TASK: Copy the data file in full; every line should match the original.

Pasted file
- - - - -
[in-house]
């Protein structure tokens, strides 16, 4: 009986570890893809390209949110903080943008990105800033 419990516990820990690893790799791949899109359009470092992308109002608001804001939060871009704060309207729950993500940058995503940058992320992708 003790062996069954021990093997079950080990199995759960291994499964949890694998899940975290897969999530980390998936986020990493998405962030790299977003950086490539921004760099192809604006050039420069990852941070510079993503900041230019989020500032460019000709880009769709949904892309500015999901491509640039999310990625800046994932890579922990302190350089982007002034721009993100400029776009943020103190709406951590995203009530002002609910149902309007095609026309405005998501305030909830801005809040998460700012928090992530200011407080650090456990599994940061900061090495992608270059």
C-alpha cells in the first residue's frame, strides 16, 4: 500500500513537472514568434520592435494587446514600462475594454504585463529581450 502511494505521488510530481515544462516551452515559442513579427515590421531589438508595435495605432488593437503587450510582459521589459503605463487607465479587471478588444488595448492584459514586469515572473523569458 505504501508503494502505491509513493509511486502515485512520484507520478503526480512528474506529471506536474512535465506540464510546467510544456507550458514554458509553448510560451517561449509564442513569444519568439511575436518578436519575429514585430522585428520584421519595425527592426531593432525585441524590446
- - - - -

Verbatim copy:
[in-house]
């Protein structure tokens, strides 16, 4: 009986570890893809390209949110903080943008990105800033 419990516990820990690893790799791949899109359009470092992308109002608001804001939060871009704060309207729950993500940058995503940058992320992708 003790062996069954021990093997079950080990199995759960291994499964949890694998899940975290897969999530980390998936986020990493998405962030790299977003950086490539921004760099192809604006050039420069990852941070510079993503900041230019989020500032460019000709880009769709949904892309500015999901491509640039999310990625800046994932890579922990302190350089982007002034721009993100400029776009943020103190709406951590995203009530002002609910149902309007095609026309405005998501305030909830801005809040998460700012928090992530200011407080650090456990599994940061900061090495992608270059």
C-alpha cells in the first residue's frame, strides 16, 4: 500500500513537472514568434520592435494587446514600462475594454504585463529581450 502511494505521488510530481515544462516551452515559442513579427515590421531589438508595435495605432488593437503587450510582459521589459503605463487607465479587471478588444488595448492584459514586469515572473523569458 505504501508503494502505491509513493509511486502515485512520484507520478503526480512528474506529471506536474512535465506540464510546467510544456507550458514554458509553448510560451517561449509564442513569444519568439511575436518578436519575429514585430522585428520584421519595425527592426531593432525585441524590446